Coloured from birth


Well done, Ireland. We should be very proud of ourselves for voting to change the Constitution.

Won’t it be great to live in this Ireland of the future? No waiting for operations, no shortage of hospital beds, with maternity wards full of real Irishwomen and all because we now deny newborn babies the right to be Irish from birth.

Dress it up whatever way you like with talk of loopholes, all we have actually done is to deny newborns the best start in this world because they are black. If that is not racist, then I don’t know what is.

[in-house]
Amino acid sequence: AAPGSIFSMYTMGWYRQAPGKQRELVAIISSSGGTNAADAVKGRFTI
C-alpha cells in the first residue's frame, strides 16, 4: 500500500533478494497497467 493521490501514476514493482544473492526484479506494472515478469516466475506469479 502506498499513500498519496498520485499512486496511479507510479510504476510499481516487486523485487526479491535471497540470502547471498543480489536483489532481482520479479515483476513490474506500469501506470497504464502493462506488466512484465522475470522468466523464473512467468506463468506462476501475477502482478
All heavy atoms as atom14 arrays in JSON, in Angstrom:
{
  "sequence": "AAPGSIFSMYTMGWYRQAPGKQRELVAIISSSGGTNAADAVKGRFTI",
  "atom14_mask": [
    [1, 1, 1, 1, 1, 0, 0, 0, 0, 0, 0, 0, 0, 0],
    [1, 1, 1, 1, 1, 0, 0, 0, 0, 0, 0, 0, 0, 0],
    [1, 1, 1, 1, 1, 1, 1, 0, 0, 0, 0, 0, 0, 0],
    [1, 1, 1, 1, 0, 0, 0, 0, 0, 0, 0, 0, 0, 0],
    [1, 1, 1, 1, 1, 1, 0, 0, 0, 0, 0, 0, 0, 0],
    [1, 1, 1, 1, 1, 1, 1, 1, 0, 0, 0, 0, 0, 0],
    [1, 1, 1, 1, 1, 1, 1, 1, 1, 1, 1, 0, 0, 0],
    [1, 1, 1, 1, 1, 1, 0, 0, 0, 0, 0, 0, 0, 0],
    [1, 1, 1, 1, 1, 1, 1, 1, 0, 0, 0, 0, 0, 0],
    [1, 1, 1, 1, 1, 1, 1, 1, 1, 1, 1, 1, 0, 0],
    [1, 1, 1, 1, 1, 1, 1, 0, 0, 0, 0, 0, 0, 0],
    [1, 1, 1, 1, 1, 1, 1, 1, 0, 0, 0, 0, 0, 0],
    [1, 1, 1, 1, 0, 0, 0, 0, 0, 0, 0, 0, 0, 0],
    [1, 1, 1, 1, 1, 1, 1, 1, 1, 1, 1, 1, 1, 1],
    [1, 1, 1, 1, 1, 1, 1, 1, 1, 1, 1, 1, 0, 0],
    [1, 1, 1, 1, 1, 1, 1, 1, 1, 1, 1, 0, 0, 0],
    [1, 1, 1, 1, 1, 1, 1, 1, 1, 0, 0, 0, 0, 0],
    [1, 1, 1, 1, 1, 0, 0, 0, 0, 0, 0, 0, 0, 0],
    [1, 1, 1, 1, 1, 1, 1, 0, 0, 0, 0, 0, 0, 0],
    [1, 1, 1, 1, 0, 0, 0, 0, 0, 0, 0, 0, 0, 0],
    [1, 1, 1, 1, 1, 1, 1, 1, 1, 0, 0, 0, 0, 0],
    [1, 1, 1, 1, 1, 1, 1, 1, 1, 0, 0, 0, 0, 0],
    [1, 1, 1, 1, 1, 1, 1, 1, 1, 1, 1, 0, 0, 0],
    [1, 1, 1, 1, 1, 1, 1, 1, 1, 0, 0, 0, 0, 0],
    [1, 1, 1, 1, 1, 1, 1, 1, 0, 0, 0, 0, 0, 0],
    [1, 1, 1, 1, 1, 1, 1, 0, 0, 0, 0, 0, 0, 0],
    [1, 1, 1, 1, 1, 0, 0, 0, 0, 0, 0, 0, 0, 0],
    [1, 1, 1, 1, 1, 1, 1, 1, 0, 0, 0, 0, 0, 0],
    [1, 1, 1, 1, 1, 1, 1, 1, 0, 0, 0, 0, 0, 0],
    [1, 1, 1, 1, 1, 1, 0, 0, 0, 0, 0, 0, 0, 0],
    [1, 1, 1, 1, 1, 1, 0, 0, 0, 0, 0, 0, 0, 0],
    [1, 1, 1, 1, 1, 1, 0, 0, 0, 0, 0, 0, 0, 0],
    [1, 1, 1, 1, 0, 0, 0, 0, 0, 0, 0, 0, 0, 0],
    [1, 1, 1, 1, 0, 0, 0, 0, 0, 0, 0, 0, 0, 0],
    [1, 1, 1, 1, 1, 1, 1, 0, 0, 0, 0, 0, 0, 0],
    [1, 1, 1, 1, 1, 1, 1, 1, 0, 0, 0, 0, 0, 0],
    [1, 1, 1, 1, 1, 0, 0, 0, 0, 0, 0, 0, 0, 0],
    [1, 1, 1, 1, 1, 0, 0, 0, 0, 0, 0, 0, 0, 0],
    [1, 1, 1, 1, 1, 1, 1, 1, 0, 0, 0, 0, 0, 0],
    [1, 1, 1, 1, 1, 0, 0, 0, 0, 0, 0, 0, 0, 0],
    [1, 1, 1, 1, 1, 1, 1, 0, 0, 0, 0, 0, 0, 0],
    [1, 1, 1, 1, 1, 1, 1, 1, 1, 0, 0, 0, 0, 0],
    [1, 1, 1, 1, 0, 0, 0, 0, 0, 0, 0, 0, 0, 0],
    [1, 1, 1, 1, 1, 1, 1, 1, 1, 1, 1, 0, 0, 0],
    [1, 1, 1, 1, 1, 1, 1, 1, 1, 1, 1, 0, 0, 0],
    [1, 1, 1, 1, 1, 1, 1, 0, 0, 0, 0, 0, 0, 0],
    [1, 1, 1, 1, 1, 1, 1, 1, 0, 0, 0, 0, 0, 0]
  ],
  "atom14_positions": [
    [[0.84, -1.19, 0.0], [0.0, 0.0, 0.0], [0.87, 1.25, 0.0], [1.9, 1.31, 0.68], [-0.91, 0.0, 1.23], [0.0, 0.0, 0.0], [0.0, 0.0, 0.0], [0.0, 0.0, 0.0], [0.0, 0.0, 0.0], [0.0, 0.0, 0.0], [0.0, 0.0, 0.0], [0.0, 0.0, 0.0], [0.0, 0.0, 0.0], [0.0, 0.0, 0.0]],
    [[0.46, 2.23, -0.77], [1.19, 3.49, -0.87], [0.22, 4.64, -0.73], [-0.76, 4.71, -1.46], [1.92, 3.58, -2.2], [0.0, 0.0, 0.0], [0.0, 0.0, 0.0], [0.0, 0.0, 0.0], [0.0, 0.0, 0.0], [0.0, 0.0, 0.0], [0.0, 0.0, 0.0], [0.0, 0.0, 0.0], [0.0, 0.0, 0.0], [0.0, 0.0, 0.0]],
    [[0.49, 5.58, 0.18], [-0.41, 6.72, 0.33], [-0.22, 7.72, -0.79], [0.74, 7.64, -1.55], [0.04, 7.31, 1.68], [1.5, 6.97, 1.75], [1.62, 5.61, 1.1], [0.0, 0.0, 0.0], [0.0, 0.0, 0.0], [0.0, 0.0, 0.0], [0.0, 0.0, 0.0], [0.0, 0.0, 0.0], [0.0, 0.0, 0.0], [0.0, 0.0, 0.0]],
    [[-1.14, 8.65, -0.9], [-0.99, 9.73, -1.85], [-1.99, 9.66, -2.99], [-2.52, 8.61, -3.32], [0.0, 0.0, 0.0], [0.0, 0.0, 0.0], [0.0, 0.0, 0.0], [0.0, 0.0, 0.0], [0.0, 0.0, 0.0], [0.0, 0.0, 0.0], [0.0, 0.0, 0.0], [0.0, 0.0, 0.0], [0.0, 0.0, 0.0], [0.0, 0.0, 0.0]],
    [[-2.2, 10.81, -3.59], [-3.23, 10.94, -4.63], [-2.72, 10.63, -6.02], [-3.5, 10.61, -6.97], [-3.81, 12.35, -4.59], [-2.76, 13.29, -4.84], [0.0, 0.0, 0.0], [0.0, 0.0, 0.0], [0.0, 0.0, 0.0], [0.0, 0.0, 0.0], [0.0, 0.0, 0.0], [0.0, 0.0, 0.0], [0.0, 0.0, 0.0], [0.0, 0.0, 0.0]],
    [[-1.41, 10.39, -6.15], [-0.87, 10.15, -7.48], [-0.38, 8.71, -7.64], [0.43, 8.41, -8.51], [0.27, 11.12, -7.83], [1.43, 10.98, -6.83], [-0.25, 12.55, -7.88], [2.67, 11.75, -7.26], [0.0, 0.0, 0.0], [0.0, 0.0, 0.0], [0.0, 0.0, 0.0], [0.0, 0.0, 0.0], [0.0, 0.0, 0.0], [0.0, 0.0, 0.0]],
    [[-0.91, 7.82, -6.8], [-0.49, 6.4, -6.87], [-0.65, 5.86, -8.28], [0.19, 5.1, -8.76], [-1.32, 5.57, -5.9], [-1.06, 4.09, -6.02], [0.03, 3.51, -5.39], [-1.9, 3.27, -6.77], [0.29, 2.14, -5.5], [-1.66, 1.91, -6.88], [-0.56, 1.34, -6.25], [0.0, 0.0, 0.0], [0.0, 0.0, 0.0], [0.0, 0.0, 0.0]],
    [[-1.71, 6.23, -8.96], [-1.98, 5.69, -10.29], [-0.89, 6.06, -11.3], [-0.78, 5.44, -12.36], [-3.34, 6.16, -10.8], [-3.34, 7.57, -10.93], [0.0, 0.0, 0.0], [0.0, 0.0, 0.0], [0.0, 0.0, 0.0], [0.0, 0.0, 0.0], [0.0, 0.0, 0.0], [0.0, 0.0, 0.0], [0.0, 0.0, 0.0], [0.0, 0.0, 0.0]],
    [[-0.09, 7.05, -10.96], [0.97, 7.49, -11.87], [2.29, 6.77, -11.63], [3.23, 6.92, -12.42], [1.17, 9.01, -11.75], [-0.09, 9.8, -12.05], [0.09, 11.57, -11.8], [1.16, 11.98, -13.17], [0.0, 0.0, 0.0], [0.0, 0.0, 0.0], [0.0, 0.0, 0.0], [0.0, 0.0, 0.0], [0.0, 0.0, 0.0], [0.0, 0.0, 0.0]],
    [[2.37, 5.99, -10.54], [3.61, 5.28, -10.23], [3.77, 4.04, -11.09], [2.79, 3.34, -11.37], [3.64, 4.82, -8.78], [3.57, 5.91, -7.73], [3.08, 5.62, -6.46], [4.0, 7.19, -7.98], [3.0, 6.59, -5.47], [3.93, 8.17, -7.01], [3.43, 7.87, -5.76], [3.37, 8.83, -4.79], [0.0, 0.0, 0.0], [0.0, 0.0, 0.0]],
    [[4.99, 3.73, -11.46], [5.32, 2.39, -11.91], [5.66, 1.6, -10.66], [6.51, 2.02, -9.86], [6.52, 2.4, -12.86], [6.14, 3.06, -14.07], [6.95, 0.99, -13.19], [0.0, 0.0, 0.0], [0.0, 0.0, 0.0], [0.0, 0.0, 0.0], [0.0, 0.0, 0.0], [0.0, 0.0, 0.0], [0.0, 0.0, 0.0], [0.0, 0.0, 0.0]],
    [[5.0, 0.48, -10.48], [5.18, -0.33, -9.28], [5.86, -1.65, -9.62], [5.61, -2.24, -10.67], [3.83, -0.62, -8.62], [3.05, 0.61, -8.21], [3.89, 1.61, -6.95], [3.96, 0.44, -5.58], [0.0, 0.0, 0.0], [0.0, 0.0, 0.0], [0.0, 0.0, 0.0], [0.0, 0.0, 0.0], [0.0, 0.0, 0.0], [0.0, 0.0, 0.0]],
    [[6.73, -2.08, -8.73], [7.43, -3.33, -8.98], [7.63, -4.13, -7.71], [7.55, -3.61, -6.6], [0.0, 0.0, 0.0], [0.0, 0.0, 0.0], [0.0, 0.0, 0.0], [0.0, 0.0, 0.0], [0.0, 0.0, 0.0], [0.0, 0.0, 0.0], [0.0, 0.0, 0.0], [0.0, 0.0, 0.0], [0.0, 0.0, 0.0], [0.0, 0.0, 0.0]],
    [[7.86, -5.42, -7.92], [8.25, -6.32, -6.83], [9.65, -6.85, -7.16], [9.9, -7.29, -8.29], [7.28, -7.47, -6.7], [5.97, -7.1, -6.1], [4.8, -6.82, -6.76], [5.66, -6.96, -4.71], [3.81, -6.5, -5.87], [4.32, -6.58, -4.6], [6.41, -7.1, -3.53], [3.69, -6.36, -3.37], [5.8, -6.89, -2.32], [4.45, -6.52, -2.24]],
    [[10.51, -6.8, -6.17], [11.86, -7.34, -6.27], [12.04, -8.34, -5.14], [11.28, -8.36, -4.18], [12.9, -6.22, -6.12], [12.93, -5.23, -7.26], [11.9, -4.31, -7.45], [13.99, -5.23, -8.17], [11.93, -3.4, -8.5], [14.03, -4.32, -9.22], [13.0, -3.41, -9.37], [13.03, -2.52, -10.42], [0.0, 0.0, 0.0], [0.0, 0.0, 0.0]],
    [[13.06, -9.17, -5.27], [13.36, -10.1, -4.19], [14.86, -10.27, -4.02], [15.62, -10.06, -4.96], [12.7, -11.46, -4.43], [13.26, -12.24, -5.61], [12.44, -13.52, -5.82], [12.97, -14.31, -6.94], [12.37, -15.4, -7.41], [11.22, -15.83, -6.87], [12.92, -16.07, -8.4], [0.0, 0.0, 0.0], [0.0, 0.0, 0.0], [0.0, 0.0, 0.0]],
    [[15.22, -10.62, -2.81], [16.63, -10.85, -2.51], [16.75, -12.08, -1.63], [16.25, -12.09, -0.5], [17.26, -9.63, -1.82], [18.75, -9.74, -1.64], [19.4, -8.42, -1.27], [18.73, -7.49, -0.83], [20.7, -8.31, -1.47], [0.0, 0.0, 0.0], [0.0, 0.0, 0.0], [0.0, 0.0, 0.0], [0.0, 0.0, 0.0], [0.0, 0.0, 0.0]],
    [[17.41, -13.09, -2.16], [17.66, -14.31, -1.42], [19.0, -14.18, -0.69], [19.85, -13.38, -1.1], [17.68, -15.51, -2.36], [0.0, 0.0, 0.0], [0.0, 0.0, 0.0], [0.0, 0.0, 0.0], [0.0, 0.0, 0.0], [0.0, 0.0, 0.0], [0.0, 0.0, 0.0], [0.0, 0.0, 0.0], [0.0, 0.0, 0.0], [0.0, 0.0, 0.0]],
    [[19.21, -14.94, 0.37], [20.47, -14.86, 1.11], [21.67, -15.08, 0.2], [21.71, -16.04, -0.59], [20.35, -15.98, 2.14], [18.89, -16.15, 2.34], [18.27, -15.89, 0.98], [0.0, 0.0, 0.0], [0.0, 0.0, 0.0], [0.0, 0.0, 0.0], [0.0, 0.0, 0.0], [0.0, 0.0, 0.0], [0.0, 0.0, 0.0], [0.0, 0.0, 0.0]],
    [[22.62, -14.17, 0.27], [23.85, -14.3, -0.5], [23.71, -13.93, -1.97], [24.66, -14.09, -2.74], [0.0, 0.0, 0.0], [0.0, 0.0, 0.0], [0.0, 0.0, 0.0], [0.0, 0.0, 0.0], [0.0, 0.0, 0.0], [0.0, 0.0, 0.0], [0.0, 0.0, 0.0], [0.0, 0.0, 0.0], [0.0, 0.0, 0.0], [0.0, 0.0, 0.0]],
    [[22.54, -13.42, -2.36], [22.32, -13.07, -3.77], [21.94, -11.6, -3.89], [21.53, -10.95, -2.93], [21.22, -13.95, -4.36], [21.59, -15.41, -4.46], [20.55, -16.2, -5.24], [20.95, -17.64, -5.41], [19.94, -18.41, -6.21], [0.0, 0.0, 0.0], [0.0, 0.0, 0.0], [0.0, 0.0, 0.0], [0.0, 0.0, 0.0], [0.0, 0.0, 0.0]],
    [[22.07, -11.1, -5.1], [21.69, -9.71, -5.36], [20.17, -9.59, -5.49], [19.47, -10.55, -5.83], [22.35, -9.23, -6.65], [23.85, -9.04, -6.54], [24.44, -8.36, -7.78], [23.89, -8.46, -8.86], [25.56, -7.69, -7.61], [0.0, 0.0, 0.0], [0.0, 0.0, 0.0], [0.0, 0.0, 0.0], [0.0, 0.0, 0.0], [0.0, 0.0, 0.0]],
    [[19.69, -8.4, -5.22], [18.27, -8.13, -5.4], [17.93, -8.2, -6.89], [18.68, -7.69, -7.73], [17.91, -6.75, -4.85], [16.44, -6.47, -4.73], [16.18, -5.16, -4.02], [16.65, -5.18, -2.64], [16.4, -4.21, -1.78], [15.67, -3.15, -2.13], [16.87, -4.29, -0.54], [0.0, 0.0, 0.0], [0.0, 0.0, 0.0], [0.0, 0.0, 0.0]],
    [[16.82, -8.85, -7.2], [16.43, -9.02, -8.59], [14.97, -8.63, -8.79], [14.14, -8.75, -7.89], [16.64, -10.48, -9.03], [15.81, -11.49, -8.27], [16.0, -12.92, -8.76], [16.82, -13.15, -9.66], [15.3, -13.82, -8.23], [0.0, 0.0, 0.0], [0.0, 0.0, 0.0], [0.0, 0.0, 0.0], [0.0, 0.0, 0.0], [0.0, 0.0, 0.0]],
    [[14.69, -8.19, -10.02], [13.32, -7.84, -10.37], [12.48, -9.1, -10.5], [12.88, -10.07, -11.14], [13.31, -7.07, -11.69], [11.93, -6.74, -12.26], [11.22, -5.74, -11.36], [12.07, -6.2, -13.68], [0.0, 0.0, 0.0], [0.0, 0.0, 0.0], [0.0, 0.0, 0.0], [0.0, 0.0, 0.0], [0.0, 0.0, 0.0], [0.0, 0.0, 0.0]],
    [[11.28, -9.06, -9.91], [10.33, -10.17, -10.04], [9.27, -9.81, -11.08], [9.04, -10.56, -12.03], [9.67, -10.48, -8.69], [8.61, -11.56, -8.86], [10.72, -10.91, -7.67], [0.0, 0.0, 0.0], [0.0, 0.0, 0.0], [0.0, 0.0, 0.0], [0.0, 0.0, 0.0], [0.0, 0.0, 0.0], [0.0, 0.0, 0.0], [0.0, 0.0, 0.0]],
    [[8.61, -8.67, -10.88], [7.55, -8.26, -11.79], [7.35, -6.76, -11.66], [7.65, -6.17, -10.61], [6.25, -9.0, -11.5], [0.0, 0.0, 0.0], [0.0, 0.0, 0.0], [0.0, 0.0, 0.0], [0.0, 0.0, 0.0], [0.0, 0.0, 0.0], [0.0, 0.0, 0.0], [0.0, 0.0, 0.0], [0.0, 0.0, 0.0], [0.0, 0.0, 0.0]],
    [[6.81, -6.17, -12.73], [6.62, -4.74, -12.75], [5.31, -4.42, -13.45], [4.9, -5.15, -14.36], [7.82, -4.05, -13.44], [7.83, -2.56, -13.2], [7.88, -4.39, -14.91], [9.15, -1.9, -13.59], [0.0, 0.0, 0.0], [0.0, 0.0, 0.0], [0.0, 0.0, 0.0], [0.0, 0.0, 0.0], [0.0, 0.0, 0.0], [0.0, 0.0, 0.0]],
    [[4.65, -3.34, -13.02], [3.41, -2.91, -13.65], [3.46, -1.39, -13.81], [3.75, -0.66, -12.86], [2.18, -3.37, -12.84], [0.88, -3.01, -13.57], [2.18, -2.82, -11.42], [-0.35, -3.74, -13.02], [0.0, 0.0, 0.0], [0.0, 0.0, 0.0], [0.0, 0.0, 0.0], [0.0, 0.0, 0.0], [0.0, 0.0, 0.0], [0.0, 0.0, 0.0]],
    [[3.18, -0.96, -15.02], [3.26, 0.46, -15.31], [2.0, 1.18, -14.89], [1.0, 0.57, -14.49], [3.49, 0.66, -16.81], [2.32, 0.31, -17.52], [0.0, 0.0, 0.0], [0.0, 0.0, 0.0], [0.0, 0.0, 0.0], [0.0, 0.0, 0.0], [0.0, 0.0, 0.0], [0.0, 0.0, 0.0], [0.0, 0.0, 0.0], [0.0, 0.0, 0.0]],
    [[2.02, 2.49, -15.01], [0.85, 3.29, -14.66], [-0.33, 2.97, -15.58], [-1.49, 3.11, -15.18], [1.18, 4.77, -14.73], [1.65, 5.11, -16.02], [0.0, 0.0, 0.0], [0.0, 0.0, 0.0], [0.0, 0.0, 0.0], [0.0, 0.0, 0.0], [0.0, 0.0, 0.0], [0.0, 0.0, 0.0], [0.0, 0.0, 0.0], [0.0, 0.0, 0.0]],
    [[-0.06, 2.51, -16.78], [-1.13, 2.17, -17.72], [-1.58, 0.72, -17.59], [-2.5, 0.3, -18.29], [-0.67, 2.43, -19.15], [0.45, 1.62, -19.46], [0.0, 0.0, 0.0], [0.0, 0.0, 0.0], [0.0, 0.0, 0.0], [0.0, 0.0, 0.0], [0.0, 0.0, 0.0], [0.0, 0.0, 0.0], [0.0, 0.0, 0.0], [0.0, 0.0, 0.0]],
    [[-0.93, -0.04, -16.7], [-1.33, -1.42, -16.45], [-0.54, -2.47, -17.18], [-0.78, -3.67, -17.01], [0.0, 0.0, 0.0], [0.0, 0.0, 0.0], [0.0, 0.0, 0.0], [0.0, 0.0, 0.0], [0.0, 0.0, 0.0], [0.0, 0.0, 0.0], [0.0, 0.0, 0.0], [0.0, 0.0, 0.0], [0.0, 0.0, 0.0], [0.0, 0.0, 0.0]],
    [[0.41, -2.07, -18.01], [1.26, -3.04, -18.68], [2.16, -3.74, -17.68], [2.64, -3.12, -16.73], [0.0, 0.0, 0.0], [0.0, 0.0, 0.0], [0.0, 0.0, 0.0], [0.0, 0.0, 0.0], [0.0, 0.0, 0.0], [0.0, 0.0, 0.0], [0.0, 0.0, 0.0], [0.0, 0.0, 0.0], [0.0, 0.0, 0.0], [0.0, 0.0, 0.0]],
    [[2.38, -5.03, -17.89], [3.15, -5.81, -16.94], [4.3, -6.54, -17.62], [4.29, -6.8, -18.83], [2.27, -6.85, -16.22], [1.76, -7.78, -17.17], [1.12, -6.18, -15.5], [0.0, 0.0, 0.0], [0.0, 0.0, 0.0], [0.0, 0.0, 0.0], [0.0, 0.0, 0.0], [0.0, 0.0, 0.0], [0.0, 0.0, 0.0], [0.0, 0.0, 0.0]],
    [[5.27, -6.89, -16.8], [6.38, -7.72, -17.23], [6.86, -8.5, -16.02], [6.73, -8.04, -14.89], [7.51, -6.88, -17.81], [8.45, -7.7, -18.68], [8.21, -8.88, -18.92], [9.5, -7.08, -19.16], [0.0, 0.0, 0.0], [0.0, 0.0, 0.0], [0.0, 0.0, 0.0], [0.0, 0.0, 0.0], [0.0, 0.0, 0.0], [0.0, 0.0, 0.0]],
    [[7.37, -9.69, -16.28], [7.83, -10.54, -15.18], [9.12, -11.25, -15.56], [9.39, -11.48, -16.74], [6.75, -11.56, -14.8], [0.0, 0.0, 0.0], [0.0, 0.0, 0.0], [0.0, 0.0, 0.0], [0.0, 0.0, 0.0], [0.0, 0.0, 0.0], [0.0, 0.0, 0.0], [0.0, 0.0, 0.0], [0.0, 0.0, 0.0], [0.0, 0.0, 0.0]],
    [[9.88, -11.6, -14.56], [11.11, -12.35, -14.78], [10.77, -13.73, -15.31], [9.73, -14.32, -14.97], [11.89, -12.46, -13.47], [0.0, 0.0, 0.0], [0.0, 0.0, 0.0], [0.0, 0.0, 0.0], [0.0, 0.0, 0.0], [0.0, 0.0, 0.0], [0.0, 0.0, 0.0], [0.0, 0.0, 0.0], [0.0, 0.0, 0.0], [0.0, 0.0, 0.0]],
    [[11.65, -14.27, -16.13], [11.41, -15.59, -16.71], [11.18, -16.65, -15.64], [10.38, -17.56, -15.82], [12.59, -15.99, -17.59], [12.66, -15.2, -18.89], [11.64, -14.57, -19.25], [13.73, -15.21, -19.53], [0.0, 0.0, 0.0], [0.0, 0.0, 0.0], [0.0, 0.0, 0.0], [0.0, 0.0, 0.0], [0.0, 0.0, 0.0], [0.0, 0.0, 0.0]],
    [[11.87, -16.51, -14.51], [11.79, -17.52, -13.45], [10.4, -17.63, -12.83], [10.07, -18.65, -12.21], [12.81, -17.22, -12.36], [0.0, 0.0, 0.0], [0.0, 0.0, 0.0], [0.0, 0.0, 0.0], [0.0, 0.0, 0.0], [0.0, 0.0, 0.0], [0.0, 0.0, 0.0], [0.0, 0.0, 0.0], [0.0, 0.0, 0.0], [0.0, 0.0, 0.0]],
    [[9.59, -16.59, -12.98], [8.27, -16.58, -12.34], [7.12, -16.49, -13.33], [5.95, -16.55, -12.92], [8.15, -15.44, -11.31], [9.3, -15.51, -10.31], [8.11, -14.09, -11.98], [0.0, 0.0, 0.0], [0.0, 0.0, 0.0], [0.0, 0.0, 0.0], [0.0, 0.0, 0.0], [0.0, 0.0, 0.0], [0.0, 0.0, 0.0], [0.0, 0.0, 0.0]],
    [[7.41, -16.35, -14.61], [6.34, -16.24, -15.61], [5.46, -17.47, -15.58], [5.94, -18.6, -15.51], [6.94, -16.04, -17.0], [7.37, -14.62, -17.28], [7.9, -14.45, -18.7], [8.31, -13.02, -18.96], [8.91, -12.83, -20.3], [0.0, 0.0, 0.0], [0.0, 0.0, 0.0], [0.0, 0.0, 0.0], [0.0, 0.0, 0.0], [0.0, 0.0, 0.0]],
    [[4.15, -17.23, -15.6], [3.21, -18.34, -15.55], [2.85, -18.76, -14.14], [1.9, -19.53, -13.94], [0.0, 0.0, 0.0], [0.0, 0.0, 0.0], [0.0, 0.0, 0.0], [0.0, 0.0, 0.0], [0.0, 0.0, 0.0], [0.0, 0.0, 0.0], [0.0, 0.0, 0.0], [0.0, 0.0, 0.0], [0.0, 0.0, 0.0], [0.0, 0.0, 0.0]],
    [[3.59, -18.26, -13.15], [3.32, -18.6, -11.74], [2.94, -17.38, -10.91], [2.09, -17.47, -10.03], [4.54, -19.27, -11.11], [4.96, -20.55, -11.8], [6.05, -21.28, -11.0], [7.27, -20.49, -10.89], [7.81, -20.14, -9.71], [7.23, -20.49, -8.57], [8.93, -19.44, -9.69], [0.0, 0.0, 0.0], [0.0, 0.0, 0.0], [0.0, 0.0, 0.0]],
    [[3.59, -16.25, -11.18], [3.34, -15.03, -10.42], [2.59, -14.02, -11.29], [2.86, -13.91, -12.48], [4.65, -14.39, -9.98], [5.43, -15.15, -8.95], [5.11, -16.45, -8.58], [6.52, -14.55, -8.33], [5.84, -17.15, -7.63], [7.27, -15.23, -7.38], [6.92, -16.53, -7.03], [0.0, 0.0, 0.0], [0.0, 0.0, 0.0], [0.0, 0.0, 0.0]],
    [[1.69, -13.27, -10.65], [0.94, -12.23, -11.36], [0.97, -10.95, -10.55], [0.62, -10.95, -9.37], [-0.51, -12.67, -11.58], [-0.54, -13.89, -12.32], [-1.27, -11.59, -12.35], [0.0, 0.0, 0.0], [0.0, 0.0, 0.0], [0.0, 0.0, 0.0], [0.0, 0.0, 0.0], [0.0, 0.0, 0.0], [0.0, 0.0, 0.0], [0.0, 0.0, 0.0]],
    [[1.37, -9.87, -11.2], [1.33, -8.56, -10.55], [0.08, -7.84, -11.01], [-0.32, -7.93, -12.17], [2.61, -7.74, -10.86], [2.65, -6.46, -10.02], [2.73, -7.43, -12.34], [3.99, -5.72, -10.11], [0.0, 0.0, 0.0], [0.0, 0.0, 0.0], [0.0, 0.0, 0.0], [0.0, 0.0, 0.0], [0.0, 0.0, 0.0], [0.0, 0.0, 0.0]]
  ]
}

Tom Morrissey,
Co Waterford.

Ireland offers the best start in the world? My God Tom, if you think Ireland is the best place in the world to be a citizen of, you really need to travel a bit and see what’s beyond the Waterford border.

What we really voted for in this referendum


An interesting read from today’s Irish Examiner opinion section

BY voting for the anomalous citizenship loophole to be closed, the electorate has escaped the tyranny of political correctness and the disingenuous fog that the no side of the citizenship referendum introduced into the debate.

The following were among the most spectacular canards introduced by the no side in the lead-up to the vote.

1. That we are removing this tiny loophole while hundreds of thousands of third-generation “white” American grandchildren are allowed unfettered access to Irish passports by means of the grandparent rule.